This year we ordered two Christmas roasts from Tesco. I was a little concerned as the night before the day I was going to collect the order I got a phone call from my local Tesco saying that part of my order had not been delivered to the store and offered a replacement. I wasn’t too happy with this, as it was quite short notice. In the end they had a late night delivery so I got my order in the end.
The main one was a part-boned turkey with chestnut stuffing. This was really nice roasted the chestnut stuffing was really nice too, with who chestnuts within it.
The second was a three bird roast, comprising a duck stuffed with goose and turkey. I remember once spending a lot of money on a Marks and Spencer four bird roast, which though very nice was mainly a big turkey with some duck, goose and chicken. So was a little bit of a disappointment, I blogged about that here, which reminded me not to go down that road again.
Along with the roasts we had roast potatoes, these I cooked in my usual way, which is as follows. I used Maris Piper potatoes, the type of potatoes I find is critical for getting crispy roast potatoes and a fluffy centre. I peel the potatoes and then par-boil for about ten minutes. Whilst they are in the pan of boiling water, I place the roasting tray in a hot oven with some sunflower oil (and I also add a splash of olive oil for flavour). This means once the potatoes are drained they are added to the pan which is pre-heated and has hot oil in. This speeds up cooking time and ensures a crispy roast potato.
I also did my regular dish of brussel sprouts pan fried with chestnut smoked bacon lardons and chestnuts.
I did roasted parsnips. Along with them I did some festive carrots, I followed a Jamie Oliver recipe for carrots. I took a frying pan, this I filled with evenly cut carrots, either whole or halved in the main. I then covered them with boiling water. To this I add a large knob of butter, a splash of white wine vinegar, the juice from two clementines (or similar citrus fruit, or one orange) and some dried mixed herbs. Then let the carrots bubble away on the stove top for about 40 minutes. Once the water has evaporated, the carrots should caramelise in the remaining sweet and sour mix.
We had a selection of stuffings and pigs in blankets.
Overall we were very happy with the meal, it was very tasty.
I usually write a blog post about our Christmas lunch, in the main when it comes to the following year I can remember what worked well and what was less of a success.
A few years ago I spent over a hundred pounds on a four bird roast from Marks and Spencers. It was nice, but was very much a turkey with a little bit of goose, duck and chicken.
The Sainsbury’s version of the four bird roast is a goose stuffed with turkey, duck and guinea fowl. I will say that this is basically a stuffed goose; it’s 62% goose, 9% turkey and there is 8% duck and 8% guinea fowl. Like the Marks and Spencers’ roast it wasn’t cheap, but was half the price of the Marks and Spencers’ version.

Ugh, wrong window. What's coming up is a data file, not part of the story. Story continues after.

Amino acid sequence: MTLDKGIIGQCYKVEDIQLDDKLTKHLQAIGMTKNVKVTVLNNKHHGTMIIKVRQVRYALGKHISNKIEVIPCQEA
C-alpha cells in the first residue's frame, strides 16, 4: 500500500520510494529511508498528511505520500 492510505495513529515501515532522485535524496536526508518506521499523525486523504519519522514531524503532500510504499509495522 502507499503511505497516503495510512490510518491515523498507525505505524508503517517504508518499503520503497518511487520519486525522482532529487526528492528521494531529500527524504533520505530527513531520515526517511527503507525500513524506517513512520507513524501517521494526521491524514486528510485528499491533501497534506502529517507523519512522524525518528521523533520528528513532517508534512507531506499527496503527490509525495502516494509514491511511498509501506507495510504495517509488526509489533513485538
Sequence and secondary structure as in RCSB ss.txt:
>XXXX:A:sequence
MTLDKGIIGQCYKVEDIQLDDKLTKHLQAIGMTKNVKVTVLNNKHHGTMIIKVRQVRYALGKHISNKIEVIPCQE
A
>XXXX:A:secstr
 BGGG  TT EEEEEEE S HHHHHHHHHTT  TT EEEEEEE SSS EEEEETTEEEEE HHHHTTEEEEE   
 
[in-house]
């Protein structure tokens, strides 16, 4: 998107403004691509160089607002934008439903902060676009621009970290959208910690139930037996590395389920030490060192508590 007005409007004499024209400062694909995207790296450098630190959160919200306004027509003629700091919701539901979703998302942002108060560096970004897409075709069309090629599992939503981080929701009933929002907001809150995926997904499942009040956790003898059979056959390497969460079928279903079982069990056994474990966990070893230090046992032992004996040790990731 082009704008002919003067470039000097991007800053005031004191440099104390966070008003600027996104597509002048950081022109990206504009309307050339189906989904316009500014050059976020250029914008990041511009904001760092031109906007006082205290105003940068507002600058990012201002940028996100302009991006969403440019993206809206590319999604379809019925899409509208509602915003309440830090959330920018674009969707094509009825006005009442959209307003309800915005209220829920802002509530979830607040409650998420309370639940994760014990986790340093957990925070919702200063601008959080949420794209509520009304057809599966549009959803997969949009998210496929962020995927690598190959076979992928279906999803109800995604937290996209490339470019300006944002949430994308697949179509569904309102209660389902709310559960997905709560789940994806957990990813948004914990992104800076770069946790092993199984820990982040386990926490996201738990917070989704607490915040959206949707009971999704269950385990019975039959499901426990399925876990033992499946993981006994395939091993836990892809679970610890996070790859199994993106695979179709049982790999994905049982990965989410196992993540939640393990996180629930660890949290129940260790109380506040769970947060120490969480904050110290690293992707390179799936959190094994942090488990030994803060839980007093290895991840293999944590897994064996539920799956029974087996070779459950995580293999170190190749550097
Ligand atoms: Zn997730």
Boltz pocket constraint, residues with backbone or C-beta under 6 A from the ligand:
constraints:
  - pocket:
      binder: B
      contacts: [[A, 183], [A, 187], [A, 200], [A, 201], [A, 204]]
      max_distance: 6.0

This year I would have been tempted to get it again, however Sainsburys weren’t doing it this year. In the end I went with the Aldi Christmas Four Bird Roast again, which we had enjoyed last year.
The Aldi four bird roast was a little skimpy on the goose and duck, but I did expect that for a ten pound roast. It was simple to cook, but I did let it rest for thirty minutes which seemed to help with carving and the meat was very tender and moist.
It was quite tasty, stuffing wasn’t anything to write home about, but I did supplement it with some homemade stuffing, as well as bacon wrapped sausages.
Well the Christmas dinner was a real success this year, really pleased with the end result. I like to write about it so next year I can remember what we had, what we liked and what I should avoid.
We had a fair few extra people around so I cooked two roasts, one was the four bird roast from Aldi (which costs just £10) and a more expensive roast from Morrisons, comprising turkey breast wrapped around a smoked pork tenderloin and then covered in pork crackling.
Both roasts were simple to cook and were both full of flavour. Turkey can often be dry, but I managed to avoid that, but that was probably much more down to the style of the roast, it wasn’t a whole bird.
The Aldi four bird roast was a little skimpy on the goose and duck, but I did expect that for a £10 roast. The stuffing was okay, but was slightly overpowering and could probably have down with less herbs.
Alongside the main dish I served a range of vegetables, including a brussel sprouts with chestnuts and pancetta. Timing I find is quite critical with this kind of meal, so I had done a fair bit of preparation in advance, so things went smoothly. For example I had made and prepared my stuffing the night before, I had already trayed up the pigs in blankets and cocktail sausages.
Overall the meal was a success and enjoyed by all.